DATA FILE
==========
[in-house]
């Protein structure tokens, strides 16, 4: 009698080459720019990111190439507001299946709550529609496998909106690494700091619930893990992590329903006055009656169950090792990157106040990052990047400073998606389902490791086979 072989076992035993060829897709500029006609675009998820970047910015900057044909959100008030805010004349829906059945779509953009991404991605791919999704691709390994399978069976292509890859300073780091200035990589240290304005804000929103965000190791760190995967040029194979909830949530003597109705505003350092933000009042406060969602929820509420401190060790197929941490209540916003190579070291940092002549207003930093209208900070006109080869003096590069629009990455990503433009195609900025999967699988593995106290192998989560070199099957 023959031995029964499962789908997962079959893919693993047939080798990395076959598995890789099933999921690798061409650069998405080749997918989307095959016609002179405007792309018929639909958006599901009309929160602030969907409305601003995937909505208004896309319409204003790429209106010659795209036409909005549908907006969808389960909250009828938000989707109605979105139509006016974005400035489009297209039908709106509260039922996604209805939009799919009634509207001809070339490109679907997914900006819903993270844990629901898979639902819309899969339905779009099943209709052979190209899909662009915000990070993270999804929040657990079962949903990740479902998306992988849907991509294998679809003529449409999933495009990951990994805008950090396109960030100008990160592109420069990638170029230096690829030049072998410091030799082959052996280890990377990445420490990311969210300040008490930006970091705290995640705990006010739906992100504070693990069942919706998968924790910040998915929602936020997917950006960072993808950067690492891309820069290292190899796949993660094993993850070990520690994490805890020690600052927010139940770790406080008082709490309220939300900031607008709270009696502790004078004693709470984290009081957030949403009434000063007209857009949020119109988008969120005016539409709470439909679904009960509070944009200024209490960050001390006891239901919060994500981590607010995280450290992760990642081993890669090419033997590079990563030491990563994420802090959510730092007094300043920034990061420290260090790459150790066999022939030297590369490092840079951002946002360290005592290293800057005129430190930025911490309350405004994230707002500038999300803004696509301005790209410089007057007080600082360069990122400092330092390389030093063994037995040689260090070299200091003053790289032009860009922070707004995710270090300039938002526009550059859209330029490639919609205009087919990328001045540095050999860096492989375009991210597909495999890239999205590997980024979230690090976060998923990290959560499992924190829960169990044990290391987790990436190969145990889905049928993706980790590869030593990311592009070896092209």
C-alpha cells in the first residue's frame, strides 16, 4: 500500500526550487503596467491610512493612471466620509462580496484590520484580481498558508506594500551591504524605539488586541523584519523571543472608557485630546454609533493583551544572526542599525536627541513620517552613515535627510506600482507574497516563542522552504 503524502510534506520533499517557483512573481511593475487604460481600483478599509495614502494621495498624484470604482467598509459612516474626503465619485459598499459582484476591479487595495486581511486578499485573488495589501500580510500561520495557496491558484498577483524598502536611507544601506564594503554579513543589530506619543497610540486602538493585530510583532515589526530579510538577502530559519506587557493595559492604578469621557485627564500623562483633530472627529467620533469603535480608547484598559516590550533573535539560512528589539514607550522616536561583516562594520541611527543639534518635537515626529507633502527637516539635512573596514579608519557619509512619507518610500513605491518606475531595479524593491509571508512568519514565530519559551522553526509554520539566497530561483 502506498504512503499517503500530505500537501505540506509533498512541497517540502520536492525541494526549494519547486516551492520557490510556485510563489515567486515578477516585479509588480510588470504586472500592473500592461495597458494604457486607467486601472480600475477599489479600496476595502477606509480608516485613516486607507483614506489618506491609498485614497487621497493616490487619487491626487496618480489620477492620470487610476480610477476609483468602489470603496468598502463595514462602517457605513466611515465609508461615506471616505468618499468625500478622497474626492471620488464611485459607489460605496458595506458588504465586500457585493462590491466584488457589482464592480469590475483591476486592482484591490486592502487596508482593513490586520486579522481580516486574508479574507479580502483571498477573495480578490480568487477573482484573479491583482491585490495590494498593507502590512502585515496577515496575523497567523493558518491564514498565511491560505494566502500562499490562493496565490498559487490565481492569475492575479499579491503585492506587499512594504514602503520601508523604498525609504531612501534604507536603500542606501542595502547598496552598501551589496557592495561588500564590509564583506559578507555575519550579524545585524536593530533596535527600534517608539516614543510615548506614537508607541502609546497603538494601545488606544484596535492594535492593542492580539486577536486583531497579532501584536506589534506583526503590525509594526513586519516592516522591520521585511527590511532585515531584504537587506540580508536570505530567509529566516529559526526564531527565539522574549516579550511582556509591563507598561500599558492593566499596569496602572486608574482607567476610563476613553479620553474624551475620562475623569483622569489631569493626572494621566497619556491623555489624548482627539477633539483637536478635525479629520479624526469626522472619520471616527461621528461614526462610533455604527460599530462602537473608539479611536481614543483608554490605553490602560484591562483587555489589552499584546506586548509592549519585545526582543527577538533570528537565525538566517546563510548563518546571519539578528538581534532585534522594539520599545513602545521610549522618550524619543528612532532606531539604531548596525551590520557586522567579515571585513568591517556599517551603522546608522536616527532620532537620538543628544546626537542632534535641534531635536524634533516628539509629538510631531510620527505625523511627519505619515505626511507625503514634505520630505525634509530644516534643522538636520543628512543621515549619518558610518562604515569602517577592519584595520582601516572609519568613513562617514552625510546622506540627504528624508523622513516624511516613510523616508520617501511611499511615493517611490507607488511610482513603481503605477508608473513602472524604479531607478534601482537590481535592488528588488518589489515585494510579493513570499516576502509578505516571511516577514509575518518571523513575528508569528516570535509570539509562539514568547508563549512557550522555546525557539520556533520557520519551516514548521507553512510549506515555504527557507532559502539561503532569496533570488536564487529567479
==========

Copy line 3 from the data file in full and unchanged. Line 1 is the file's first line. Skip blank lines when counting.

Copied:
C-alpha cells in the first residue's frame, strides 16, 4: 500500500526550487503596467491610512493612471466620509462580496484590520484580481498558508506594500551591504524605539488586541523584519523571543472608557485630546454609533493583551544572526542599525536627541513620517552613515535627510506600482507574497516563542522552504 503524502510534506520533499517557483512573481511593475487604460481600483478599509495614502494621495498624484470604482467598509459612516474626503465619485459598499459582484476591479487595495486581511486578499485573488495589501500580510500561520495557496491558484498577483524598502536611507544601506564594503554579513543589530506619543497610540486602538493585530510583532515589526530579510538577502530559519506587557493595559492604578469621557485627564500623562483633530472627529467620533469603535480608547484598559516590550533573535539560512528589539514607550522616536561583516562594520541611527543639534518635537515626529507633502527637516539635512573596514579608519557619509512619507518610500513605491518606475531595479524593491509571508512568519514565530519559551522553526509554520539566497530561483 502506498504512503499517503500530505500537501505540506509533498512541497517540502520536492525541494526549494519547486516551492520557490510556485510563489515567486515578477516585479509588480510588470504586472500592473500592461495597458494604457486607467486601472480600475477599489479600496476595502477606509480608516485613516486607507483614506489618506491609498485614497487621497493616490487619487491626487496618480489620477492620470487610476480610477476609483468602489470603496468598502463595514462602517457605513466611515465609508461615506471616505468618499468625500478622497474626492471620488464611485459607489460605496458595506458588504465586500457585493462590491466584488457589482464592480469590475483591476486592482484591490486592502487596508482593513490586520486579522481580516486574508479574507479580502483571498477573495480578490480568487477573482484573479491583482491585490495590494498593507502590512502585515496577515496575523497567523493558518491564514498565511491560505494566502500562499490562493496565490498559487490565481492569475492575479499579491503585492506587499512594504514602503520601508523604498525609504531612501534604507536603500542606501542595502547598496552598501551589496557592495561588500564590509564583506559578507555575519550579524545585524536593530533596535527600534517608539516614543510615548506614537508607541502609546497603538494601545488606544484596535492594535492593542492580539486577536486583531497579532501584536506589534506583526503590525509594526513586519516592516522591520521585511527590511532585515531584504537587506540580508536570505530567509529566516529559526526564531527565539522574549516579550511582556509591563507598561500599558492593566499596569496602572486608574482607567476610563476613553479620553474624551475620562475623569483622569489631569493626572494621566497619556491623555489624548482627539477633539483637536478635525479629520479624526469626522472619520471616527461621528461614526462610533455604527460599530462602537473608539479611536481614543483608554490605553490602560484591562483587555489589552499584546506586548509592549519585545526582543527577538533570528537565525538566517546563510548563518546571519539578528538581534532585534522594539520599545513602545521610549522618550524619543528612532532606531539604531548596525551590520557586522567579515571585513568591517556599517551603522546608522536616527532620532537620538543628544546626537542632534535641534531635536524634533516628539509629538510631531510620527505625523511627519505619515505626511507625503514634505520630505525634509530644516534643522538636520543628512543621515549619518558610518562604515569602517577592519584595520582601516572609519568613513562617514552625510546622506540627504528624508523622513516624511516613510523616508520617501511611499511615493517611490507607488511610482513603481503605477508608473513602472524604479531607478534601482537590481535592488528588488518589489515585494510579493513570499516576502509578505516571511516577514509575518518571523513575528508569528516570535509570539509562539514568547508563549512557550522555546525557539520556533520557520519551516514548521507553512510549506515555504527557507532559502539561503532569496533570488536564487529567479